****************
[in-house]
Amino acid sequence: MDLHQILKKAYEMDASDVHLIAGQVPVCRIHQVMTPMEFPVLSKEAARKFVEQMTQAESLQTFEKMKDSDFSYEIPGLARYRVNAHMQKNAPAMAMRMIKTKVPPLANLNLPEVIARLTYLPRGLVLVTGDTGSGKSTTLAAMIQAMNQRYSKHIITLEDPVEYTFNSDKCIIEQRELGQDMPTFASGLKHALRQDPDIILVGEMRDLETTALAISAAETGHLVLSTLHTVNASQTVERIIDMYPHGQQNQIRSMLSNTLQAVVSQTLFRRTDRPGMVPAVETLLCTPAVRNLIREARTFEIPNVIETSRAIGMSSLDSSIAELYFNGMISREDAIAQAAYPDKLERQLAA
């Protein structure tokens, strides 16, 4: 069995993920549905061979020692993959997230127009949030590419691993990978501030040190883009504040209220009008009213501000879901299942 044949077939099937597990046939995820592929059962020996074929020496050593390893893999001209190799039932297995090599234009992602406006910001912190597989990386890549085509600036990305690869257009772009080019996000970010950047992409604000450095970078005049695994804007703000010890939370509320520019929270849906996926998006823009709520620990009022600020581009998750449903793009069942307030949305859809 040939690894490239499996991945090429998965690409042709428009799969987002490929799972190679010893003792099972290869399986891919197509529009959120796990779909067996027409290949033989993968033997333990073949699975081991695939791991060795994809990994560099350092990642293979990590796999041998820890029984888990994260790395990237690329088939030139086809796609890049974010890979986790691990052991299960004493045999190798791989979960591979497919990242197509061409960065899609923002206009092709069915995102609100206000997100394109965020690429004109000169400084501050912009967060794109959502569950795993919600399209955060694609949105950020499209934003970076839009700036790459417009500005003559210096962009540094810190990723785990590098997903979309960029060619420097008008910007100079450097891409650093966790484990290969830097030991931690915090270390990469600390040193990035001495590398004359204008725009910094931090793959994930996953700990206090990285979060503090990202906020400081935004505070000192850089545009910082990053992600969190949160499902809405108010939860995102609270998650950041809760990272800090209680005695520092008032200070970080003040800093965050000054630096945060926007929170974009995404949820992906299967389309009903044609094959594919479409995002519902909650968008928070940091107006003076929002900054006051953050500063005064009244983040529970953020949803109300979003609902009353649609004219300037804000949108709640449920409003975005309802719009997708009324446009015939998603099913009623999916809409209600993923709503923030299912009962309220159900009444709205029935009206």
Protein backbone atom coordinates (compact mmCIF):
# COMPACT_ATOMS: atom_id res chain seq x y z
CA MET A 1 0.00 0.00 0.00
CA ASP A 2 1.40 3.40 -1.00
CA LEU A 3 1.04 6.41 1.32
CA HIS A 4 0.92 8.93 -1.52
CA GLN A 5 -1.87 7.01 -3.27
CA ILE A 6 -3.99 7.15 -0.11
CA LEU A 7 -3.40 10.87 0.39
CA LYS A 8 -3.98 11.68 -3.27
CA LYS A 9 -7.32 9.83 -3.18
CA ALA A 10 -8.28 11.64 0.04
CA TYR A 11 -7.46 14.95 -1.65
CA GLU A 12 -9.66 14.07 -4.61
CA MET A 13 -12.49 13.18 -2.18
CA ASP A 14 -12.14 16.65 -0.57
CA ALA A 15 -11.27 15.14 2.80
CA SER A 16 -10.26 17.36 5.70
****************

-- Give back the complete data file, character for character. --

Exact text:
[in-house]
Amino acid sequence: MDLHQILKKAYEMDASDVHLIAGQVPVCRIHQVMTPMEFPVLSKEAARKFVEQMTQAESLQTFEKMKDSDFSYEIPGLARYRVNAHMQKNAPAMAMRMIKTKVPPLANLNLPEVIARLTYLPRGLVLVTGDTGSGKSTTLAAMIQAMNQRYSKHIITLEDPVEYTFNSDKCIIEQRELGQDMPTFASGLKHALRQDPDIILVGEMRDLETTALAISAAETGHLVLSTLHTVNASQTVERIIDMYPHGQQNQIRSMLSNTLQAVVSQTLFRRTDRPGMVPAVETLLCTPAVRNLIREARTFEIPNVIETSRAIGMSSLDSSIAELYFNGMISREDAIAQAAYPDKLERQLAA
């Protein structure tokens, strides 16, 4: 069995993920549905061979020692993959997230127009949030590419691993990978501030040190883009504040209220009008009213501000879901299942 044949077939099937597990046939995820592929059962020996074929020496050593390893893999001209190799039932297995090599234009992602406006910001912190597989990386890549085509600036990305690869257009772009080019996000970010950047992409604000450095970078005049695994804007703000010890939370509320520019929270849906996926998006823009709520620990009022600020581009998750449903793009069942307030949305859809 040939690894490239499996991945090429998965690409042709428009799969987002490929799972190679010893003792099972290869399986891919197509529009959120796990779909067996027409290949033989993968033997333990073949699975081991695939791991060795994809990994560099350092990642293979990590796999041998820890029984888990994260790395990237690329088939030139086809796609890049974010890979986790691990052991299960004493045999190798791989979960591979497919990242197509061409960065899609923002206009092709069915995102609100206000997100394109965020690429004109000169400084501050912009967060794109959502569950795993919600399209955060694609949105950020499209934003970076839009700036790459417009500005003559210096962009540094810190990723785990590098997903979309960029060619420097008008910007100079450097891409650093966790484990290969830097030991931690915090270390990469600390040193990035001495590398004359204008725009910094931090793959994930996953700990206090990285979060503090990202906020400081935004505070000192850089545009910082990053992600969190949160499902809405108010939860995102609270998650950041809760990272800090209680005695520092008032200070970080003040800093965050000054630096945060926007929170974009995404949820992906299967389309009903044609094959594919479409995002519902909650968008928070940091107006003076929002900054006051953050500063005064009244983040529970953020949803109300979003609902009353649609004219300037804000949108709640449920409003975005309802719009997708009324446009015939998603099913009623999916809409209600993923709503923030299912009962309220159900009444709205029935009206």
Protein backbone atom coordinates (compact mmCIF):
# COMPACT_ATOMS: atom_id res chain seq x y z
CA MET A 1 0.00 0.00 0.00
CA ASP A 2 1.40 3.40 -1.00
CA LEU A 3 1.04 6.41 1.32
CA HIS A 4 0.92 8.93 -1.52
CA GLN A 5 -1.87 7.01 -3.27
CA ILE A 6 -3.99 7.15 -0.11
CA LEU A 7 -3.40 10.87 0.39
CA LYS A 8 -3.98 11.68 -3.27
CA LYS A 9 -7.32 9.83 -3.18
CA ALA A 10 -8.28 11.64 0.04
CA TYR A 11 -7.46 14.95 -1.65
CA GLU A 12 -9.66 14.07 -4.61
CA MET A 13 -12.49 13.18 -2.18
CA ASP A 14 -12.14 16.65 -0.57
CA ALA A 15 -11.27 15.14 2.80
CA SER A 16 -10.26 17.36 5.70